For more in-depth information you could do worse than trying to talk to a circular saw manufacturer's rep. Describe what it is that you're doing and they'll help you pick the right blade.

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Since it wasn't touched on in the Question and hasn't been addressed since do make sure your blade is clean. If you've been cutting a resinous wood, or certain sheet goods, the blade could have resin buildup on and around the teeth and this can significantly affect cutting performance. I wanted to lead with this as you mention you're a blade rookie so you might not be aware of this issue yet.


Assuming your saw is set up adequately there are a few things that could improve results, without having to look at a new blade as a fix. Although a purpose-made blade for the cut being done is undeniably the best thing to use for specific cuts in hardwoods. This is why they're made after all.

Do every cut twice
This sounds like a big hassle but you'd soon get used to it, and if a greatly improved cut surface is what you want and is achieved it is obviously worth it.

The first cut is slightly outside of your line, then you reposition slightly and make a second pass that basically just makes dust. Something similar is done in router work if going for a high-end result, the second pass sometimes referred to as a 'dust pass'. In addition to removing any scorching this can produce a really excellent surface, far better than you might guess.

However, some scraping or sanding should still be expected to produce the best finish possible which is my next point...

Expect to have to clean up the sawn face
For show surface it's not unrealistic to never use an edge directly from the saw. Always intend to sand, scrape or plane after sawing. This is good general practice with any cuts, as well as with all shaping done with power tools — after all, one shouldn't even use the surface left by a planer or jointer and those should be far far better than produced by even the best table saw.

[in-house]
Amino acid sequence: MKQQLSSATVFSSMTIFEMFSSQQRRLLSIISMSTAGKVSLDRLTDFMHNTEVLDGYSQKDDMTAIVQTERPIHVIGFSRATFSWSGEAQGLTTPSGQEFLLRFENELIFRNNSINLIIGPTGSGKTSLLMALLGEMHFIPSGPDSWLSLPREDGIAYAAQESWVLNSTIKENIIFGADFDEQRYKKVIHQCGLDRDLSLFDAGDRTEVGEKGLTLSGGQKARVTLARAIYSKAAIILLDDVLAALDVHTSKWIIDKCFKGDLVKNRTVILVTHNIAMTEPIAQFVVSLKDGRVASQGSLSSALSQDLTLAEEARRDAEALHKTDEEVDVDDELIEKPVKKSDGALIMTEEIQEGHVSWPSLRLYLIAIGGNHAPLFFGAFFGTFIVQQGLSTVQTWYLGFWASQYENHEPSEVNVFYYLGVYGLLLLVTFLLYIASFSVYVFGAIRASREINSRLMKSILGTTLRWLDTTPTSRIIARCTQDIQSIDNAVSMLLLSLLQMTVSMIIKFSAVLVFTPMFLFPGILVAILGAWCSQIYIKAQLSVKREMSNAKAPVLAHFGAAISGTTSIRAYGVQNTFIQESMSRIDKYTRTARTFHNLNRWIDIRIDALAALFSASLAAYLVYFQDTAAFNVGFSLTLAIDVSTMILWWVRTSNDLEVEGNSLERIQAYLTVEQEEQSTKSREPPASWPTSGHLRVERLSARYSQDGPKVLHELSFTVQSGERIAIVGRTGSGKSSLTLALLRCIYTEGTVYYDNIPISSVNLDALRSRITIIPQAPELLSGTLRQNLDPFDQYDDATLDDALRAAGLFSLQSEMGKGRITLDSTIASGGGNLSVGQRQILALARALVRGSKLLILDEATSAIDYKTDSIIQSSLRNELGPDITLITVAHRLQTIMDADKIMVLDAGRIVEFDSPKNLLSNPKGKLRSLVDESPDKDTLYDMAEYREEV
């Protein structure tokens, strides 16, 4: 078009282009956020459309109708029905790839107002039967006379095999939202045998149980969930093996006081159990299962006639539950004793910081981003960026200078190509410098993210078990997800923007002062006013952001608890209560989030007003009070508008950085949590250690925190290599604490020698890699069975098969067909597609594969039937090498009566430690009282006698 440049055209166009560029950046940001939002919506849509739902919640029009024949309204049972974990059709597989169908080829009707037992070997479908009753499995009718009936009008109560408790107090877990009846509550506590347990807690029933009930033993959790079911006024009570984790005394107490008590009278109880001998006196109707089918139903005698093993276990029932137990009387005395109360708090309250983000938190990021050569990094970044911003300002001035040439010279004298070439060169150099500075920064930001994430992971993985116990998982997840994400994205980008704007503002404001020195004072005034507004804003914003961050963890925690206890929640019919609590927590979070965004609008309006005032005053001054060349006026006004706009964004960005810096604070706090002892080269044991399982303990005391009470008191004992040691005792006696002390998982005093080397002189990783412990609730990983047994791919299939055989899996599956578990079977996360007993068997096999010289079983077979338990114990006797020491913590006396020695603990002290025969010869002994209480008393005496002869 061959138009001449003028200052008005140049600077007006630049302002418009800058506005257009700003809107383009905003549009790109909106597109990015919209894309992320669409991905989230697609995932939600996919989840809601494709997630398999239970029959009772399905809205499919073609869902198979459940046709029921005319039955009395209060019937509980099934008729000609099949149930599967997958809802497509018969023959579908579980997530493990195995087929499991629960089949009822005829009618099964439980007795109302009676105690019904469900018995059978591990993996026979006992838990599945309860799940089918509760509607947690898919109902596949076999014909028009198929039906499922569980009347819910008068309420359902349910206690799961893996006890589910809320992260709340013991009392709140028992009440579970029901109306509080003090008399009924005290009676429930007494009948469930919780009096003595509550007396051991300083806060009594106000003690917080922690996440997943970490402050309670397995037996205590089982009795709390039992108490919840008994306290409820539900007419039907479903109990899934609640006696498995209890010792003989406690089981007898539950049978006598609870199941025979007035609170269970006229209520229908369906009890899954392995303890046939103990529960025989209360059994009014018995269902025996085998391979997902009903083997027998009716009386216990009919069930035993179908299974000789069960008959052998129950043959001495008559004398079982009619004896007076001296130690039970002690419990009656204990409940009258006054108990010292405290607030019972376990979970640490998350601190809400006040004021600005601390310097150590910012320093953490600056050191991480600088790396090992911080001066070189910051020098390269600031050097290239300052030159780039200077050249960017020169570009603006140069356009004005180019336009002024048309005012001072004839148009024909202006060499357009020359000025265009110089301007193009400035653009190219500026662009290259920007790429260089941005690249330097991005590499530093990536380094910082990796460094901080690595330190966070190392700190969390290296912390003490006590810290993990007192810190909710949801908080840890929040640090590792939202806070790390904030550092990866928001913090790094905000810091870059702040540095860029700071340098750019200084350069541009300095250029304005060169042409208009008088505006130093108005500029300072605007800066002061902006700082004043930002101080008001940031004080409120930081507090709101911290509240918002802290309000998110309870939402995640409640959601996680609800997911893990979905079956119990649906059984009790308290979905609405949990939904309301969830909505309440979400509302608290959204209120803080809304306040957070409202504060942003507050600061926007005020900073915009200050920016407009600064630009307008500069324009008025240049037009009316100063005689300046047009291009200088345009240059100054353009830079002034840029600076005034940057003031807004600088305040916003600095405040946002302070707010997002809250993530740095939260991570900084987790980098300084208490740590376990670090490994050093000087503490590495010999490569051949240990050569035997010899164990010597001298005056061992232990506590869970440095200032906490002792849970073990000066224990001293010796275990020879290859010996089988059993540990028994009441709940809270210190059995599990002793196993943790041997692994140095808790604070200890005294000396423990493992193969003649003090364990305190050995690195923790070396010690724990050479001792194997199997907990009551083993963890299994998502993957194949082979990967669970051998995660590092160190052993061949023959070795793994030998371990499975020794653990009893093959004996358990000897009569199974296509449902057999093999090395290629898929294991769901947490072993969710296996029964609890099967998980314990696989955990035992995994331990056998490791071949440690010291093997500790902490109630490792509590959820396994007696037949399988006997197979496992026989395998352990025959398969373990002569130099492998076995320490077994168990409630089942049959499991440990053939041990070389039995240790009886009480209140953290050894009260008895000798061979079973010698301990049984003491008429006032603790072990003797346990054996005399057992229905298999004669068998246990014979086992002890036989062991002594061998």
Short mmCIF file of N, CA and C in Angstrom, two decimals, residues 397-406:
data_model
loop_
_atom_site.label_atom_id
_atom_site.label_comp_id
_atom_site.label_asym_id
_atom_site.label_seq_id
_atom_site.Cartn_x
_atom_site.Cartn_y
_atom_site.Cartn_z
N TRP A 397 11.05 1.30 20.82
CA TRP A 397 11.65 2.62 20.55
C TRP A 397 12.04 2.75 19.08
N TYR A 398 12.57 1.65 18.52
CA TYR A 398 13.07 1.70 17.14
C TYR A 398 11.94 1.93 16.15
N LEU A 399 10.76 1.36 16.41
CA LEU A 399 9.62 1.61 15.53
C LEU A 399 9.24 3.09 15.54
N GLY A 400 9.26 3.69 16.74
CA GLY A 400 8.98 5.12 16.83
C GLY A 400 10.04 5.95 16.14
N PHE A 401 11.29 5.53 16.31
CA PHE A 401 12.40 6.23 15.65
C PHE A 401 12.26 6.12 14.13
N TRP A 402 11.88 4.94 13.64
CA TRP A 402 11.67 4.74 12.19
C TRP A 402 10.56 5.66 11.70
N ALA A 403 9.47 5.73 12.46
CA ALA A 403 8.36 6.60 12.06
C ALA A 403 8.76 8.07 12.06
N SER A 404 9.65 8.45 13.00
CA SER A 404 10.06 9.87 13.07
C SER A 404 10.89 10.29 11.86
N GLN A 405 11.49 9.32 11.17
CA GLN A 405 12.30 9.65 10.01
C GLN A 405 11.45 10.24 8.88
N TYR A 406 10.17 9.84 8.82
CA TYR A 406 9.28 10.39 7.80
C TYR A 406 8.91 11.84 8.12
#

Just to emphasise, this applies to show surfaces. The standards are/can be different for surfaces that won't be seen in service, and joint faces.

From the Comments:

I'm also pretty much pushing the thing as fast as I can.

That's too fast. Let the saw do the work.

This is basically a universal principle in all sawing, and it also applies to other power tools. You can get awful results with a router for example by pushing too quickly, or too high a feed rate as it would usually be said. With no changes made to the setup except for slowing down to the ideal feed rate you can get a really nice finish.

The exact speed to use will depend on species, grain and cut direction, bit type and some other factors, so some experimentation may be required.

  • As far as the speed: trust me, it's still really dang slow, and if I go any slower the burn gets even worse. Watching videos of other people cut through 1" hardwoods, they're easily going twice as fast as I am, so there's definitely an issue. I also do need to clean this blade and try it again to feel that difference. I bought a new and thin kerf blade, an MJ Splitter, and dial indicator to get the alignment more precise, so I'll be trying this all out soon and report back. – seth Oct 7 at 17:58
  • In all years of wood working, I've never had to cut something twice to avoid burn, even on woods like Cherry which are more prone to burning. The splitter is your answer. To clean your blade, Easy Off Oven Cleaner works great. If you see dark spots on your blade, that's resin buildup, and should be cleaned off. Spray Easy off on it and let it sit for a few minutes and scrub it off. Do this in a well ventilated area. – LarryBud Oct 11 at 11:24